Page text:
The question remains, though, as to when these paintings were made and by whom. A persistent belief about the group is that the commission records the membership of a band of English volunteers, commanded by Horace Vere to support the beleaguered Frederick V, Elector of the Palatinate and his wife Elizabeth, daughter of James VI and I.22 However attractive this is as an idea, it does not hold true. This is because a number of the Captains had died by the time James I had given his consent to raise the troops to support his son-in-law against the Spanish. Take for example one of the most famous of the Vere Captains, Thomas Dale, who died in 1619. Dale’s biography is instructive because his frequent absences from service under Francis and then Horace Vere in the Netherlands provide clues as to when the set may have been begun. In February 1611 Dale was granted a three-year leave from the States General to travel to Virginia, which was extended through the intervention of James I. He then returned to the Netherlands in 1617 and was subsequently employed by the East India Company to launch an expedition against the Dutch viceroy Jan Pieterszoon Coen, in the East Indies. He died at Machilipatnam in South India on 9 August 1619.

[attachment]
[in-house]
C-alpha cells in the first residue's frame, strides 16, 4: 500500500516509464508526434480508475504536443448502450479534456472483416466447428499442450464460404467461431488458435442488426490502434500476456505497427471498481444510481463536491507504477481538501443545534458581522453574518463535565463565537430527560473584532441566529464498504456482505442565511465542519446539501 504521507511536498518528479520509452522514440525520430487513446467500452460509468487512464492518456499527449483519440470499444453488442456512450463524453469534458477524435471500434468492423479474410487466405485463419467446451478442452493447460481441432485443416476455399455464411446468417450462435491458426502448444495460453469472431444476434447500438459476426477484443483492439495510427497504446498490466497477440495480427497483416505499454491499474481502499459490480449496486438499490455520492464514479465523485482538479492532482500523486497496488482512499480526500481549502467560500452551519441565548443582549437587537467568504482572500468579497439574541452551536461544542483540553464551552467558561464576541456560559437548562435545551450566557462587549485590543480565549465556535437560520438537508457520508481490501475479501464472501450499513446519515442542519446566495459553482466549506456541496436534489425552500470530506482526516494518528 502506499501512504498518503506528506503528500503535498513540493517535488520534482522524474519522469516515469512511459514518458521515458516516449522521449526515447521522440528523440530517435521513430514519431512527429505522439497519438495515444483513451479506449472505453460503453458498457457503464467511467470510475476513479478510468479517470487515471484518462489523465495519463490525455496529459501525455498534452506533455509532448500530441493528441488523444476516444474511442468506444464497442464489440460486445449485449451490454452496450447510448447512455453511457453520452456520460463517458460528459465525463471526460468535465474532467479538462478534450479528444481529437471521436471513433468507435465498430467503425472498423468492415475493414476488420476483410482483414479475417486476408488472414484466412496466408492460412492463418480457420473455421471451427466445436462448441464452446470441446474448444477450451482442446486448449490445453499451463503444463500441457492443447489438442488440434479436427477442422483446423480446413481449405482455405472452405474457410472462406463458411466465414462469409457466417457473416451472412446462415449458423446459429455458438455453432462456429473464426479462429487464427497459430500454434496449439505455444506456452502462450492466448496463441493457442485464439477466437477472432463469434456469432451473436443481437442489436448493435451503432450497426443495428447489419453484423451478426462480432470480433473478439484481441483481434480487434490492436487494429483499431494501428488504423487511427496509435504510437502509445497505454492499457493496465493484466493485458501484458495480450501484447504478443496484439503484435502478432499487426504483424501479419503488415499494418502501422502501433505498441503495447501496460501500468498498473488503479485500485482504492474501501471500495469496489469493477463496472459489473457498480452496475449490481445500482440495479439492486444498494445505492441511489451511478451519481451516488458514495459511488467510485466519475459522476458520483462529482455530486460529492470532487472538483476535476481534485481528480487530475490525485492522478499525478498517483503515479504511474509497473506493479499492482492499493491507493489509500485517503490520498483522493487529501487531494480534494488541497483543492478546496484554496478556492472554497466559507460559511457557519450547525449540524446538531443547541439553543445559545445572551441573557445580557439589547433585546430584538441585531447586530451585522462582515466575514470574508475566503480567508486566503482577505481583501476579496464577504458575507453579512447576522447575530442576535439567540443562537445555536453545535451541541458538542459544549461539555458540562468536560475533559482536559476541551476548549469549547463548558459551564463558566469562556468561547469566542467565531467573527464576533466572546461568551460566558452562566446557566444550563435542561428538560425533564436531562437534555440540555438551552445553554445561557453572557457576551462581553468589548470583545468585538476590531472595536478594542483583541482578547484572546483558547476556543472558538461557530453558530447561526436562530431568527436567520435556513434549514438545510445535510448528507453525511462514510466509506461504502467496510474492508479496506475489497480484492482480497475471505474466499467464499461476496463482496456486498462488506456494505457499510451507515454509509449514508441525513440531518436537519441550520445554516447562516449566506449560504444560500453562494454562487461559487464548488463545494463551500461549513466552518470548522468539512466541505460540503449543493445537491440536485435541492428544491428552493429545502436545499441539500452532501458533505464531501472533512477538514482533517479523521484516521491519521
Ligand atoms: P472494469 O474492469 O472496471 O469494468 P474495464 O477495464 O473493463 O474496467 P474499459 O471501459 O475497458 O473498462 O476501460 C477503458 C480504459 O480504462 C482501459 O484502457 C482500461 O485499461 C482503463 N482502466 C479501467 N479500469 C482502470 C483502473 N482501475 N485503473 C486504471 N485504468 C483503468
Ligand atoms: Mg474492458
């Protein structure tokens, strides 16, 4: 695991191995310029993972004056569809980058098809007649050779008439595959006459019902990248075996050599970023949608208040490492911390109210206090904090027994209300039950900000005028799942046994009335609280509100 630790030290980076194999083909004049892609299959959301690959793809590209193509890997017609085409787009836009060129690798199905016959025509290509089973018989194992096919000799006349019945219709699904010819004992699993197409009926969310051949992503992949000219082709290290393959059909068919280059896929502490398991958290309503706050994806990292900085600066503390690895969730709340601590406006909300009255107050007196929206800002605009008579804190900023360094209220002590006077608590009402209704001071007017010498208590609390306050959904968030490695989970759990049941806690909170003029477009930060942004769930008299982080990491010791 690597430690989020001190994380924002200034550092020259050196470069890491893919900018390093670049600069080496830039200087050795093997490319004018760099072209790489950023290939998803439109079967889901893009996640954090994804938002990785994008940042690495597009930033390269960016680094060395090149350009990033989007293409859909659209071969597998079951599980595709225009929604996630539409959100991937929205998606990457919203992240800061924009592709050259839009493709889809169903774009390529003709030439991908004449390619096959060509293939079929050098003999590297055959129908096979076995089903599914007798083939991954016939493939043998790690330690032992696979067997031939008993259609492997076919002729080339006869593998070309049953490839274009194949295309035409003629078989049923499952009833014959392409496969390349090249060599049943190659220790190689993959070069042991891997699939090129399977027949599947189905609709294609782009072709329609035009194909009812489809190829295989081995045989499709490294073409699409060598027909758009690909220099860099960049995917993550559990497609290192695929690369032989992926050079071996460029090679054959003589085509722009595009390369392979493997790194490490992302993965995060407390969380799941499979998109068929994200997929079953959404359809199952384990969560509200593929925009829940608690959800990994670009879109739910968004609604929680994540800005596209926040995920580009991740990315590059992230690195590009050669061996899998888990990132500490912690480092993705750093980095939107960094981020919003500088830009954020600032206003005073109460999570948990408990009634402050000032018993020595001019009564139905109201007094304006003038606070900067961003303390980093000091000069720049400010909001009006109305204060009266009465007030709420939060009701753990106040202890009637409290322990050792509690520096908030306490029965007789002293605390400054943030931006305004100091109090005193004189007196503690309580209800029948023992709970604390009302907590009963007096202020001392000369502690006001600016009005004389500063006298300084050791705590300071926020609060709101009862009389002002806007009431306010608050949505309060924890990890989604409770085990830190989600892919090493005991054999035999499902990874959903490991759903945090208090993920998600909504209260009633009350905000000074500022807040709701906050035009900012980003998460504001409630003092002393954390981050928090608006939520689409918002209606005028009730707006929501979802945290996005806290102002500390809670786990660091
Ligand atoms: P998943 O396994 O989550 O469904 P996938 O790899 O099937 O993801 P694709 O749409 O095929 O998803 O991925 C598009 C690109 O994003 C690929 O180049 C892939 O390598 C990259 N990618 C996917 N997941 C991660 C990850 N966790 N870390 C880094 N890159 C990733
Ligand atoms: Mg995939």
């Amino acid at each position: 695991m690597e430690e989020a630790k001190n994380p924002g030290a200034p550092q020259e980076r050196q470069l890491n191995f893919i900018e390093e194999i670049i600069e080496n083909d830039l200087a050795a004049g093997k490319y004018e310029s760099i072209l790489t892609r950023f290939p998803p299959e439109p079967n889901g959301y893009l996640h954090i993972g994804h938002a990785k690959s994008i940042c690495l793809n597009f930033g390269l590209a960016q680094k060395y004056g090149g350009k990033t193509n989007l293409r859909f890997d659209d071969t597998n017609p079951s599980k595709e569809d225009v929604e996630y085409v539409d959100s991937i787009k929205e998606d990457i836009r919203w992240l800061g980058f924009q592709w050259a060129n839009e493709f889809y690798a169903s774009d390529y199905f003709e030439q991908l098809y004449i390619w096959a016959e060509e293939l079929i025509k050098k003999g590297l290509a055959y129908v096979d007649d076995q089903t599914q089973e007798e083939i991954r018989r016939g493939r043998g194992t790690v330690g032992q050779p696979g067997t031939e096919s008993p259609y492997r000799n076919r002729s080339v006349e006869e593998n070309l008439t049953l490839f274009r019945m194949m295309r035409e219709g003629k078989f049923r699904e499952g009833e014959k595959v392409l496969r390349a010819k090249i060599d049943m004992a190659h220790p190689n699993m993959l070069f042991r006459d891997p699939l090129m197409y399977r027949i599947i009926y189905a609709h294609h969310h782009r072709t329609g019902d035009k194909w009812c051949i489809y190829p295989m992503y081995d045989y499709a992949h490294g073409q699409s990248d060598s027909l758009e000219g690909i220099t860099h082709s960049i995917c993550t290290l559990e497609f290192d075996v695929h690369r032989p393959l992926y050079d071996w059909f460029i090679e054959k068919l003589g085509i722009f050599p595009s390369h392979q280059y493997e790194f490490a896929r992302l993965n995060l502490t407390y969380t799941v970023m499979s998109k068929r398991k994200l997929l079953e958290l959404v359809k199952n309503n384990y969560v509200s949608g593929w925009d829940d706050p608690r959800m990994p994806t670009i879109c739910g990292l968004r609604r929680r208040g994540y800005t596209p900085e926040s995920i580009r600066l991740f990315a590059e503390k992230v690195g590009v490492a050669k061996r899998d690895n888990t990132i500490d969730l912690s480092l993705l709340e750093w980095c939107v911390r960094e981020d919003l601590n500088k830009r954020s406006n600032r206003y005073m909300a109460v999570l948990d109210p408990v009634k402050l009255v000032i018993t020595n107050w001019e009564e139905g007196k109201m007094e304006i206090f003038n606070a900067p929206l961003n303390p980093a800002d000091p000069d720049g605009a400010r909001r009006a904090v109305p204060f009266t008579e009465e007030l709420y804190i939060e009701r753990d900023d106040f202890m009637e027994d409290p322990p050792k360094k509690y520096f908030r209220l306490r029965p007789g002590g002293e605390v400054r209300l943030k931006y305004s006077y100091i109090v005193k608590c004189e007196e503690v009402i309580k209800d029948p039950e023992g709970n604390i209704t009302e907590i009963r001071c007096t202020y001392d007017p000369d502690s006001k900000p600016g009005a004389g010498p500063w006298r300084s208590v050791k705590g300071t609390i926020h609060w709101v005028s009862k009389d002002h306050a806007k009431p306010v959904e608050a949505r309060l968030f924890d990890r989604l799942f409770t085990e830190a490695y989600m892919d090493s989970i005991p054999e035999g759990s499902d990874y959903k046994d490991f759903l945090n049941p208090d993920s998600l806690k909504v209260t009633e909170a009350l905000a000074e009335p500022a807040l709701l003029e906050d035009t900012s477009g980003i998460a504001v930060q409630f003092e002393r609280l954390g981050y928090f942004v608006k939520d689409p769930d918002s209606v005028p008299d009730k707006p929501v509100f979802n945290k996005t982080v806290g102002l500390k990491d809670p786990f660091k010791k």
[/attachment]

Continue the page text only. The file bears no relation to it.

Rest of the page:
Likewise Thomas Gates, who served with Dale at the English garrison of Oudewater, Netherlands, was heavily involved in colonial projects in the second decade of the seventeenth century. Gates received his year-long leave of absence from the Dutch States General in 1608, departing for America in 1609. He was sent back to England with Dale for supplies, departing again for Virginia in March 1611, finally returning to the Netherlands in around 1614, where he died, buried at Schenkenschanz in the autumn of 1622. Likewise, Sir Michael Everard died in either 1621 or 1622, while Sir Thomas Winne was hit by a cannon ball during an attempt to relieve Breda from its siege by the Spanish commander Spinola in 1625.23 As can be seen, not all the Vere Captains were members of the expeditionary force sent to Bohemia in June 1620 under Horace Vere, who was at the head of a troop of four thousand men to support the Winter King Frederick V and defend the Palatinate, with Sir John Borlase as his lieutenant, Sir Edward Vere as his general and Sir Thomas Dutton, another lieutenant.